Great British Railways (GBR) offers a chance to step-up our long-term sustainable investment vision for future station adaptations and transformations, says Mike Gardner of Arcadis.
To succeed, GBR will need to focus on interdepartmental collaboration and communications in ways not previously witnessed in the rail industry. A critical part of this jigsaw will be the development of new integrated operating models for defining, developing, designing, delivering and deploying projects and programmes.
Clearly the move to GBR will overcome some of the immediate organisational challenges of station investment. Franchise models and Control Periods that compartmentalise investment into ‘short-term’ boxes overlooks the long-term focus that stations transformations demand, and in these respects GBR is a welcome innovation.
Yet, as we unravel the old broken models, the station investment landscape is becoming more complex with local authorities, combined authorities, transport executives and the like taking much greater interest in what stations can do to help propagate sustainable and inclusive economic recovery. This broader bandwidth of investors, stakeholders, developers and funders will need to be fully integrated into the GBR operating model to leverage and secure the full value of stations.
Stations as purely railways assets and nodes in a network are things of the past. Now, stations must face-up to their role as civic gateways and symbols of prosperity, much as they did in the Victorian days. They need to function as critical, accessible and inclusive nodes in our networks, but also as civic assets that are relevant and meaningful to the communities that use and inhabit them.
Historically, a national consistency to the design of stations provided some efficiencies and solved engineering and technical challenges but did very little to generate any sense of community or locality. The new GBR station model must forge a better balance between convention and uniqueness.
Stations must harness the potential value recognised by all stakeholders and get stakeholders to truly collaborate, so together they can achieve so much more than they can individually. GBR has the potential to play a pivotal role in these collaborations becoming an integrator as well as a capable owner.
Stations that provide for the community, are part of the community and which serve the community will survive the fiercely competitive landscape of the post-covid travel market recovery. To drive this success, station management will need to be equipped with new and different skills and have greater oversight of a wider operational performance, focusing on strategic navigation and captaincy of the ship, rather than just ops & maintenance.
Sustainable Multi-modal Hubs.
Decarbonising our railways is not only absolutely essential but will also increasingly influence the public’s choice of travel solution. Stations that fail to embed sustainable credentials, or fail to proudly shout about their sustainable credentials, will at best be unloved and at worst dangerously prejudice our environment.
The key environmental value of stations is to act as integrated travel hubs, bringing together all sustainable modes including much greater emphasis on active travel and integrated public transport. Stations will need to support emerging travel options (EV, EVtol, drones, CAV, MaaS) alongside walking, cycling and public transport.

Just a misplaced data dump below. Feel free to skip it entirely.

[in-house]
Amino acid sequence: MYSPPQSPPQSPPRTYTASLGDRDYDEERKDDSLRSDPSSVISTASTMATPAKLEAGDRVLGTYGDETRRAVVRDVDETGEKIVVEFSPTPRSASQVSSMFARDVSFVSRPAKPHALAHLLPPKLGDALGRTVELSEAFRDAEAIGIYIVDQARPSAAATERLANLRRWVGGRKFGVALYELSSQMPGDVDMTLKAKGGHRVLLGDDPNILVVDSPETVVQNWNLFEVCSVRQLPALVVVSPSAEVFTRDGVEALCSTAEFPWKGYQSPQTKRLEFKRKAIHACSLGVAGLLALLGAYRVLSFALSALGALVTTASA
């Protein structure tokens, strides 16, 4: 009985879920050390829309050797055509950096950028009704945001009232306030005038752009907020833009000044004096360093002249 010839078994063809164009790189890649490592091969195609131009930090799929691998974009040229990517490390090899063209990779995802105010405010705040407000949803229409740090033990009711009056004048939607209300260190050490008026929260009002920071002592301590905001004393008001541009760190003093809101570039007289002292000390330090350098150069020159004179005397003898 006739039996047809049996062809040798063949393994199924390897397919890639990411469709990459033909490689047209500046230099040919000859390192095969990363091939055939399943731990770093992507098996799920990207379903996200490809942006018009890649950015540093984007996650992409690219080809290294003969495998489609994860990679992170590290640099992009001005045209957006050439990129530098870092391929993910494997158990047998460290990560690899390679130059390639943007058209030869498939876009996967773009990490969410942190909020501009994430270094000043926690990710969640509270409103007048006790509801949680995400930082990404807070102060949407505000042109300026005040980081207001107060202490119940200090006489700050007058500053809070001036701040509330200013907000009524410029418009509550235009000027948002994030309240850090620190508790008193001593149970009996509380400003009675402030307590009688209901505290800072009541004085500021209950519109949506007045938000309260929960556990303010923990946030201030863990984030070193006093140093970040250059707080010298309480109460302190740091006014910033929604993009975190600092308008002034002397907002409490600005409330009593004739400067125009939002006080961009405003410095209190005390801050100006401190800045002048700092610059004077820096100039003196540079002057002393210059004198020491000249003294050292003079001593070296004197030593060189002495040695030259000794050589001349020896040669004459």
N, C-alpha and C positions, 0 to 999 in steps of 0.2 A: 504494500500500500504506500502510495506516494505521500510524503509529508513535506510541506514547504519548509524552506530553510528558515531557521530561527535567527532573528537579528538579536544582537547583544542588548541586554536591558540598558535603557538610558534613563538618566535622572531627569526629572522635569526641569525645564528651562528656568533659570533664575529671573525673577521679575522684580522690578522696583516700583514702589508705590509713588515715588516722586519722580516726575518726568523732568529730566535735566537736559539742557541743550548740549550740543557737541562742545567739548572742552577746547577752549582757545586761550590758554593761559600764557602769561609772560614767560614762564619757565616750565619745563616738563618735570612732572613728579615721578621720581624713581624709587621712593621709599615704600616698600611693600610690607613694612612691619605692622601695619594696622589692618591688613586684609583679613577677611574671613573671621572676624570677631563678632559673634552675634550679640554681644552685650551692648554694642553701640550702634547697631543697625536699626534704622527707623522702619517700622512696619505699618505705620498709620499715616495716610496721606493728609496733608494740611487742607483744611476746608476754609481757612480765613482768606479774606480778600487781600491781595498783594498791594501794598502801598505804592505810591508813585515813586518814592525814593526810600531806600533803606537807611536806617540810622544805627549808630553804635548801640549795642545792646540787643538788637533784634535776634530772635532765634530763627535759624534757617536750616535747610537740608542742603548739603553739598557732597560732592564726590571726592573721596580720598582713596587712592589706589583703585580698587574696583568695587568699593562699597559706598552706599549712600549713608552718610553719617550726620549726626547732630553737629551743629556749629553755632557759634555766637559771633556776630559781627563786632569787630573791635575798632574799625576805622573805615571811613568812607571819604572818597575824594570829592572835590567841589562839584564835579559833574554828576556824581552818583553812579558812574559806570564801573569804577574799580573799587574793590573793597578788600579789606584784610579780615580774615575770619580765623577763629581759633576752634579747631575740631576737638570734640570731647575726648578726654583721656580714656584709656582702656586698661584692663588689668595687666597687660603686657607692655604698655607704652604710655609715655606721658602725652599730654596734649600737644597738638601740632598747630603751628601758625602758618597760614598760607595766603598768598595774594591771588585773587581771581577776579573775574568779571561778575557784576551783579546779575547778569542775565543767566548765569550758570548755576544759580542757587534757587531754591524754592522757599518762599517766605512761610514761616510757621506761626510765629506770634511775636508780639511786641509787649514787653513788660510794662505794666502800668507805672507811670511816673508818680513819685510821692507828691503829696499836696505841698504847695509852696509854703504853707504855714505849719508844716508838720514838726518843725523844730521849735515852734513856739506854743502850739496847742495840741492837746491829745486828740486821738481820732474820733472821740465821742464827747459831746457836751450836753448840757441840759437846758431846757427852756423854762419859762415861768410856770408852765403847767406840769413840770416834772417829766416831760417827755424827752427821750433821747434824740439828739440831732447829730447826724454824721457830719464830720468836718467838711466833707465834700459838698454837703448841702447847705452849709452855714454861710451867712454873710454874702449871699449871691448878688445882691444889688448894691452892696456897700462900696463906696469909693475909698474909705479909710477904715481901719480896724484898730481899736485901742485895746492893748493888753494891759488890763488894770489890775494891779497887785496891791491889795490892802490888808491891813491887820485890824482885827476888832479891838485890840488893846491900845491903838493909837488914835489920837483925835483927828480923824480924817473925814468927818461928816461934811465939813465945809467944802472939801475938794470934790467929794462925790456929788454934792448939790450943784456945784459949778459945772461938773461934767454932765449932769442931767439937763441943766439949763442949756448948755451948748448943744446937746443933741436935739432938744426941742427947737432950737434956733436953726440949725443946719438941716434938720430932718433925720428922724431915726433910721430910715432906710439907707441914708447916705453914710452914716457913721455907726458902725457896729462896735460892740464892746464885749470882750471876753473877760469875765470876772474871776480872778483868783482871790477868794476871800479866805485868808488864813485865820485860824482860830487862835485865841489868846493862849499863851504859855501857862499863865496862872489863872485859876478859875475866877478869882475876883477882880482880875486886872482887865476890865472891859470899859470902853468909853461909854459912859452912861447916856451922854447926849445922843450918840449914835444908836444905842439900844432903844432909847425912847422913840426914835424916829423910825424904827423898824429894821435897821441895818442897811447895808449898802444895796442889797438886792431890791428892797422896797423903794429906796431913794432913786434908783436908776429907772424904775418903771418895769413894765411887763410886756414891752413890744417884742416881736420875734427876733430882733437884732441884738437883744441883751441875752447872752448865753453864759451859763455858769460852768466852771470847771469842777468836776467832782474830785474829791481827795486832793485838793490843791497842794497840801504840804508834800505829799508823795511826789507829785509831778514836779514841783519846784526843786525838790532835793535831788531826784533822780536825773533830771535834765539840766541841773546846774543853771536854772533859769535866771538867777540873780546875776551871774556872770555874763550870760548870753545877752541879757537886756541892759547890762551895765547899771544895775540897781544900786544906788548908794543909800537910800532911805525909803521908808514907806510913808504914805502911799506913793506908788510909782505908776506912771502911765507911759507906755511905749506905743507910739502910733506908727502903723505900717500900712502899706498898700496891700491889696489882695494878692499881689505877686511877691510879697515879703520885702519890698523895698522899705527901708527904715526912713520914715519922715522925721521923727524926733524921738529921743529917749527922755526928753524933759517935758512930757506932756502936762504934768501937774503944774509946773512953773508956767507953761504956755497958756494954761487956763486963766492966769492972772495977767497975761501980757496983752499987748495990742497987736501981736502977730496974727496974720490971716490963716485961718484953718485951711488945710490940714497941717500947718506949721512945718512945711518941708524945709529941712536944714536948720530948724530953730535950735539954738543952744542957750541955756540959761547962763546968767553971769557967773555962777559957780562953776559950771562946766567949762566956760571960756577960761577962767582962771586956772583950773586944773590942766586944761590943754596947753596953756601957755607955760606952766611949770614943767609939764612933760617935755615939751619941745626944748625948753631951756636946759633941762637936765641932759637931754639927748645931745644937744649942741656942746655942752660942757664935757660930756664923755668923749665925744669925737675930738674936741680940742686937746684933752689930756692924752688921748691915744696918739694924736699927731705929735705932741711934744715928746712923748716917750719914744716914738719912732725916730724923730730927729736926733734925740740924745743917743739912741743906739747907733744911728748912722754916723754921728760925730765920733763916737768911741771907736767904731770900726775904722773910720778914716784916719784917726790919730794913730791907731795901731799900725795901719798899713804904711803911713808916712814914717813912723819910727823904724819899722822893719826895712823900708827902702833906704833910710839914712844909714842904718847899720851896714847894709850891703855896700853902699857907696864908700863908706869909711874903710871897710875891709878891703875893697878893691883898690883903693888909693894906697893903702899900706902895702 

The future landscape for GBR’s stations pursuit should be less about rail networks in isolation and much more about a system-wide approach to engaging all modes – this will move GBR towards a more central role in driving travel sustainability to achieve targets earlier and more credibly.
Good for people.
This will require a seismic change to the decision-making around station transformation. History has shown that ‘great stations’, ‘beautiful stations’ and ‘elegant stations’ drive higher long-term value, yet there are few measures by which these strong adjectives can tangibly influence a business case.
Creating an arena in which ‘intangible’ values share equal standing as ‘tangible’ ones will drive better long-term planning. Rarely do requirements documents discuss emotions or even use adjectives, yet it is emotions that determine the stations we love and use and that shape our long-term memories of our experiences – so why shouldn’t requirements talk about quality of experience?
Uniquely local, relevant and meaningful.
Stations don’t need imposing forms or dominating architecture to be gateways. A regional gateway should celebrate the region, well beyond the visible horizon. Gateways that allow local produce to be sold by local people with the love and care that only comes from an owner/operator trader are significantly more ‘gateway’ than any ubiquitous ‘Anyville’ form that many modern stations seem to adopt.
Good station architecture has to be contextual, locally relevant, meaningful to the community and socially responsible.
Less is more - an informed and articulate minimal viable brief.
Stations must always be viable and satisfy the core immediate need, but long-term success will be founded on their flexibility and adaptability. We cannot predict the future - building stations with a clear idea of how they can be augmented and changed over time will underpin their viability and future operational performance. Minimum viable stations are therefore not a here-and-now financial imperative, but a core part of their deliverable sustainability and the measure by which GBR’s leadership will be judged.
The challenges ahead for GBR are considerable and diverse, yet with engagement, collaboration, thinking outside the box of convention and exploring a new future for stations, we can collectively shape a new future in which stations can and will proactively improve quality of life.
Mike Gardner is UK stations design director at Arcadis.